But such personal shots – dropping the girls off at school, hitting the gym, practising his golf swing – also serve to humanize the president. Greenberg can see why Obama might allow the beach photos to be taken. “I’m sure if he didn’t do it on purpose, he’s not exactly crying in his coffee about it,” he said. “I don’t see any downside.” – AP, 12-24-08
  • James M. McPherson Historian sees lessons, Lincoln parallels for Obama: …Georges Clemenceau, the French prime minister during World War I, famously said that “War is too important to be left to the generals.” Lincoln certainly would have agreed with that. What Clemenceau meant is that every activity involved with fighting a war has political consequences, has consequences far beyond the battlefield, has an impact on the entire society and therefore can’t really be decided strictly on military criteria. And I think that Lincoln certainly learned that and that’s something Obama will have to keep in mind. I think he probably is well aware of it, that, for example, whatever decisions he makes about withdrawing troops from Iraq or beefing up troops in Afghanistan don’t take place in a social and cultural and political vacuum. They all have consequences far beyond the battlefield itself.
    Lincoln had the ability to communicate ideas and communicate policy to the average person. He could make things clear, even complicated things clear, to the average person, and I think Obama has that gift, too.
    I think I do. … Lincoln occasionally did lose his temper, but he usually managed to maintain his cool. … This kind of temperament — keeping your cool, keeping your temper, trying to base your decisions on rational thought rather than emotions or temporary explosions of temper — I think they’re similar in that respect and that was a really important factor in Lincoln’s leadership qualities.
    Well yes, it’s almost exhilarating to have a president who reads history, knows history and realizes the value of understanding history. “Pleasure” is the right word. – CNN, 12-23-08
  • E.J. Dionne: Obama team may be more left than it seems: Oh, my: Barack Obama is still more than a month away from assuming the presidency and already there are reports about “the left” being dispirited about change they no longer believe in. These fears — in this case expressed by a rather small number of bloggers and writers — are aggravated by praise for Obama’s transition choices from conservatives who seem relieved the president-elect is neither Lenin nor Robespierre…. This means that parts of the political left will have some differences with Obama over the next four years, but it doesn’t mean that most on the left are already disillusioned with him. Take it from Schlesinger. In his 1960 diary entry he ascribed to Kennedy the view that “especially with a liberal Congress, conservative-appearing men can win more support for liberal measures than all-outers.” Schlesinger added: “Of course, there is something to this argument.” – Newsday, 12-24-08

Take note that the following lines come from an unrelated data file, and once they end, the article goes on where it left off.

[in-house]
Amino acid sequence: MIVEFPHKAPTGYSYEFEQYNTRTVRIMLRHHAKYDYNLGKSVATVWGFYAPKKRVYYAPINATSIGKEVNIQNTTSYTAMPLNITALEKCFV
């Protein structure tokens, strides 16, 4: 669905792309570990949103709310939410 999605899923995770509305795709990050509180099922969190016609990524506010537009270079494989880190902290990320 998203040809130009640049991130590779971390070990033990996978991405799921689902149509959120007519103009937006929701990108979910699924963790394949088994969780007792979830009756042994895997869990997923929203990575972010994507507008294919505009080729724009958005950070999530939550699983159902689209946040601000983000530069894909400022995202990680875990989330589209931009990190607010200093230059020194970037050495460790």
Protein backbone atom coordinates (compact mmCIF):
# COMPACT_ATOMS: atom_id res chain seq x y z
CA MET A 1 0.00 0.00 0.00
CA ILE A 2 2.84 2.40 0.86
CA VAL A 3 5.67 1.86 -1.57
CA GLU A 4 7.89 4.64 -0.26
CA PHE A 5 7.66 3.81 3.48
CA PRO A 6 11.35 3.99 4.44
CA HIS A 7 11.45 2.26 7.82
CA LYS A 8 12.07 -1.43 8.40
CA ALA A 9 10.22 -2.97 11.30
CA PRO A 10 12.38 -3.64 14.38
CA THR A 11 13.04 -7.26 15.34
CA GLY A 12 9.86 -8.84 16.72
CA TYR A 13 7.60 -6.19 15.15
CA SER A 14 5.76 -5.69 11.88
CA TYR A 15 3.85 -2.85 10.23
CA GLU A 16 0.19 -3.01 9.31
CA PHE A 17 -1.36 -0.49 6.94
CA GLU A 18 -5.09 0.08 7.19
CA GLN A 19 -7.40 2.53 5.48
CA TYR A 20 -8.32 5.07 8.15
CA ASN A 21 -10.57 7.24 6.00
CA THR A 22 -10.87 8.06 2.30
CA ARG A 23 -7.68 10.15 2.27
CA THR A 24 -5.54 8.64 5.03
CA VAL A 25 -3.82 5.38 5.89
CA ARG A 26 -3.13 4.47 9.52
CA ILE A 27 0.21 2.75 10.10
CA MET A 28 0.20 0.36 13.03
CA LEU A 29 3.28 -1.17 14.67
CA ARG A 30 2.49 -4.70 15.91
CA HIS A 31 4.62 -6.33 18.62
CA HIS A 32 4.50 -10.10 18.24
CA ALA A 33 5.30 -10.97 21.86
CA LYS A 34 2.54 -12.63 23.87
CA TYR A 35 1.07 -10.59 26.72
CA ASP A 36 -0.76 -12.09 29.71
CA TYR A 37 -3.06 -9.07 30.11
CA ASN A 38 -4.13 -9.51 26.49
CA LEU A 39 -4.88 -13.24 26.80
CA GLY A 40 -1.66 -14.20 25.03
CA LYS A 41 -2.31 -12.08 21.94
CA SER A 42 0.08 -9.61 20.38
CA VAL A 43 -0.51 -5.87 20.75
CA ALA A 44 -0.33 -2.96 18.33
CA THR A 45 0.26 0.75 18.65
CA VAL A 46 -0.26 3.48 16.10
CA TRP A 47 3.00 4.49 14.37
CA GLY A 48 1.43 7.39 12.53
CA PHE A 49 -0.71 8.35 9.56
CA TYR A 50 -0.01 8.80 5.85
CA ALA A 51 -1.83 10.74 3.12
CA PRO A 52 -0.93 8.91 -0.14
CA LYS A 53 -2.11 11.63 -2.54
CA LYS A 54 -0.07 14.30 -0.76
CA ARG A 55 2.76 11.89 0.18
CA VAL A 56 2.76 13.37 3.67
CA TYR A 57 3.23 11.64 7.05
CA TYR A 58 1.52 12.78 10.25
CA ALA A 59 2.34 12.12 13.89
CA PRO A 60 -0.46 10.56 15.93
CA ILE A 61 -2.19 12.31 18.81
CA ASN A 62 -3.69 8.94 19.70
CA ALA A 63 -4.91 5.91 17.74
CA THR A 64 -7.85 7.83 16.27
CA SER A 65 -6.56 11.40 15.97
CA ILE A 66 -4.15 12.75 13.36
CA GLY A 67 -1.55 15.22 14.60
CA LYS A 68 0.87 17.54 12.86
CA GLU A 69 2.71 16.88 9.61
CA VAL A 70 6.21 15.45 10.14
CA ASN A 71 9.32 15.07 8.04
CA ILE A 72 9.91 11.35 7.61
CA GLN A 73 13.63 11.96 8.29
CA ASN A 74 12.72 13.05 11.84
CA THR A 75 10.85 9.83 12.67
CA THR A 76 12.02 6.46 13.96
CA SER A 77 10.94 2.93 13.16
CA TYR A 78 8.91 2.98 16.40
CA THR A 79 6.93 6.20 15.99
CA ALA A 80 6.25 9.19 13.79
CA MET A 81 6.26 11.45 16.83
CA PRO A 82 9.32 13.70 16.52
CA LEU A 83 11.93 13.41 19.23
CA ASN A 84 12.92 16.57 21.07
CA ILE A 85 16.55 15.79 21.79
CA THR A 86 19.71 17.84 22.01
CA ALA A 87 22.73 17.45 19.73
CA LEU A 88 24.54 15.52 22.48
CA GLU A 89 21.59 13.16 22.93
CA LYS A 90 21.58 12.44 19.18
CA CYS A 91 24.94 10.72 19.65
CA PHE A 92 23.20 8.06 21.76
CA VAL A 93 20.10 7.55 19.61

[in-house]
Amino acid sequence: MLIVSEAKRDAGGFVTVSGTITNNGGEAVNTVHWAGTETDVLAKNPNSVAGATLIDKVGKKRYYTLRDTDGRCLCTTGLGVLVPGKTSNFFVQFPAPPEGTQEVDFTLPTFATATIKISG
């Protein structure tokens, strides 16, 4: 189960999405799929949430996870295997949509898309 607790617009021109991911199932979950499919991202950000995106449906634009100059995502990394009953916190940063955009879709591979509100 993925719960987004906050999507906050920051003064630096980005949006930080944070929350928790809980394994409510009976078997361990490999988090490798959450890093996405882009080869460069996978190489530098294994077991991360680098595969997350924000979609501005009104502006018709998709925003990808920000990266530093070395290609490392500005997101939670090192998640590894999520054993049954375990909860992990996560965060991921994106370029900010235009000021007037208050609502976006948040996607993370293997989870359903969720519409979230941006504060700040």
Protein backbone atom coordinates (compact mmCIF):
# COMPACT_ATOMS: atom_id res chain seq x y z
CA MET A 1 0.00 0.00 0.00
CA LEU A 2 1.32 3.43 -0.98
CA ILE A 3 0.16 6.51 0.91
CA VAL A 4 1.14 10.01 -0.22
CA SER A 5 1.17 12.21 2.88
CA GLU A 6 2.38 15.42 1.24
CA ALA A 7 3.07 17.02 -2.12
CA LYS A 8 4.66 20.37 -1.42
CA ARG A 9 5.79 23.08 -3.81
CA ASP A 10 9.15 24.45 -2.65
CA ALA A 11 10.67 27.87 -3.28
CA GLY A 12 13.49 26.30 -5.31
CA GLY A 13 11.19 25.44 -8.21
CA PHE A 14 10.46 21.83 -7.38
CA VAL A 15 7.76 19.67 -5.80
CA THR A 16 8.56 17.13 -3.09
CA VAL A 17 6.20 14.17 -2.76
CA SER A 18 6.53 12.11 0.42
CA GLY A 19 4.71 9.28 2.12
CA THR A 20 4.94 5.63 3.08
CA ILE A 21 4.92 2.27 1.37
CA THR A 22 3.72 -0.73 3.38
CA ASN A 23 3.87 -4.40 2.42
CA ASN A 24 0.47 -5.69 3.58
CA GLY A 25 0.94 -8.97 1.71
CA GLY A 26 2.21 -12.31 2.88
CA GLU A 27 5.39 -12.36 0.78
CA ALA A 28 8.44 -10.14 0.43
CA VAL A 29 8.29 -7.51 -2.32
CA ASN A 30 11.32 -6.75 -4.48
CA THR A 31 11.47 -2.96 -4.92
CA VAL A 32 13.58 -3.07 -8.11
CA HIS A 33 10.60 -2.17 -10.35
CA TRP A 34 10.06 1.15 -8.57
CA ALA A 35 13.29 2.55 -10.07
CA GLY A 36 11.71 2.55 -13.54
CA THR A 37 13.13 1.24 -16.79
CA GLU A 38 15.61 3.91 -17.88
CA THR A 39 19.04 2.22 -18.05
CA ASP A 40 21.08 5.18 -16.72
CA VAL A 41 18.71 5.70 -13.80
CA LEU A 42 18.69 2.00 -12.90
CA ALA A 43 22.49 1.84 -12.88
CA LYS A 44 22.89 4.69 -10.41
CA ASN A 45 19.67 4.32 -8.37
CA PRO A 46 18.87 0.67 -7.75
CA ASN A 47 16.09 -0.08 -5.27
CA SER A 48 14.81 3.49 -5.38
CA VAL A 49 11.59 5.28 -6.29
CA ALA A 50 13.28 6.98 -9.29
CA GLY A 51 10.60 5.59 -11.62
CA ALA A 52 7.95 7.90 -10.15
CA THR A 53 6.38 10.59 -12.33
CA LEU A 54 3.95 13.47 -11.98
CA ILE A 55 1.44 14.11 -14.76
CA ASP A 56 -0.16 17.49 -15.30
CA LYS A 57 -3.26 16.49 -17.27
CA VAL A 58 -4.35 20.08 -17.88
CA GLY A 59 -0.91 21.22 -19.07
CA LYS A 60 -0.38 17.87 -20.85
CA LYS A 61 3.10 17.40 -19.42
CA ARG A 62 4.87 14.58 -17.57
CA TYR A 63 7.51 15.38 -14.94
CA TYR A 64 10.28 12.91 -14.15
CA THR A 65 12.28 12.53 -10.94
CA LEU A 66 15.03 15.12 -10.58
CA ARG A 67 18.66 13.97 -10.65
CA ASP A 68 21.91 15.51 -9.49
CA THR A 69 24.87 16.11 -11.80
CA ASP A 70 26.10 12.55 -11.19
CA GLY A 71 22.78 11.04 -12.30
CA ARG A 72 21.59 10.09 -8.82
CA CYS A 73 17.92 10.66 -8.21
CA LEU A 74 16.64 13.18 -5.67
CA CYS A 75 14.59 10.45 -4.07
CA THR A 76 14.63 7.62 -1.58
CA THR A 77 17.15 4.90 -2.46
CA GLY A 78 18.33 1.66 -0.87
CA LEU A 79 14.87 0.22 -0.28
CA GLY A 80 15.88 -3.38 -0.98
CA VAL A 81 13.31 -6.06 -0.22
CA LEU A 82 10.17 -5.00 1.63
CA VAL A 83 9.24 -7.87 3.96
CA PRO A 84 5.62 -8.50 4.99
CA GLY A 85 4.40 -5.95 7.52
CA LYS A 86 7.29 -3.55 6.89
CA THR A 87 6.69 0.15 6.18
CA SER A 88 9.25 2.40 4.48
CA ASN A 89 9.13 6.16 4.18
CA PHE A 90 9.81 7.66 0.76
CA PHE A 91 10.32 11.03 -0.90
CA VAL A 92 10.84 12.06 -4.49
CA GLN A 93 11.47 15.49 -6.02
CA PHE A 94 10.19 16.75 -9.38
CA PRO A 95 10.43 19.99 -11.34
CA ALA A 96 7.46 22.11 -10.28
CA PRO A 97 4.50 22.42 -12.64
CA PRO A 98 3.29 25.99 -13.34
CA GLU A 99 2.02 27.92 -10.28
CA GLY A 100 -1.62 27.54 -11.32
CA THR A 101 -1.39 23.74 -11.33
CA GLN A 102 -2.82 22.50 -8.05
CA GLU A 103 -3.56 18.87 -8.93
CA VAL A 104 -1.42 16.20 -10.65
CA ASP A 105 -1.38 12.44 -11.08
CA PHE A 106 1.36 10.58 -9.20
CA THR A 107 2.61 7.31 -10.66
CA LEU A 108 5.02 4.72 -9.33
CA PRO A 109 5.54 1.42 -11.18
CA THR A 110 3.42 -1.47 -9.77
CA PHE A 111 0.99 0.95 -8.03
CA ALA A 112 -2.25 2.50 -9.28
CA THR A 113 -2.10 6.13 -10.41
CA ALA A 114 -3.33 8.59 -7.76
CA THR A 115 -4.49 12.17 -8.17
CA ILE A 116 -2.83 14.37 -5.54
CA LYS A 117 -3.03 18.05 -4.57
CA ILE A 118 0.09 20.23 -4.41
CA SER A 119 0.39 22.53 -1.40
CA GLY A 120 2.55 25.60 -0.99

• A changing Washington: Obama’s new home was slow to integrate McClatchy Newspapers, 12-24-08
  • Julian Zelizer “Obama completes cabinet of ‘rivals’ line-up”: “This was one of the more well-organized and well-prepared transitions that we have seen,” Princeton University historian Julian Zelizer said. “Not only has he appointed some very high-quality picks in terms of intellectual capacity and experience, but on key areas — including economics and defense — he has been able to move to the center without alienating his core supporters,” he said. By common consent, Obama has filled his cabinet quickly but also with much thought to ability as he emulates the “team of rivals” assembled by his political hero, Civil War president Abraham Lincoln. AP, 12-19-08
  • Julian Zelizer “Contrasting views of Cheney”: Historian Julian Zelizer calls Vice President Dick Cheney the most influential vice president in history. – Poitico, 12-22-08
  • Michael Beschloss: Obama Cabinet Picks Create Open Senate Seats, and Controversy: As top Democrats move from the U.S. Senate into jobs in President-elect Barack Obama’s White House, the process of filling those Senate seats without elections has, in some instances, led to charges of nepotism or bribery.
    According to presidential historian Michael Beschloss, the process of selecting senators via state legislators bred corruption. “The reason why the 17th Amendment in 1913 changed all that was that the Senate was brought so many cases where people said, ‘This guy became a senator because of bribery and intimidation,’ they felt you needed direct election,” Beschloss told the NewsHour. – PBS Newhour, 12-16-08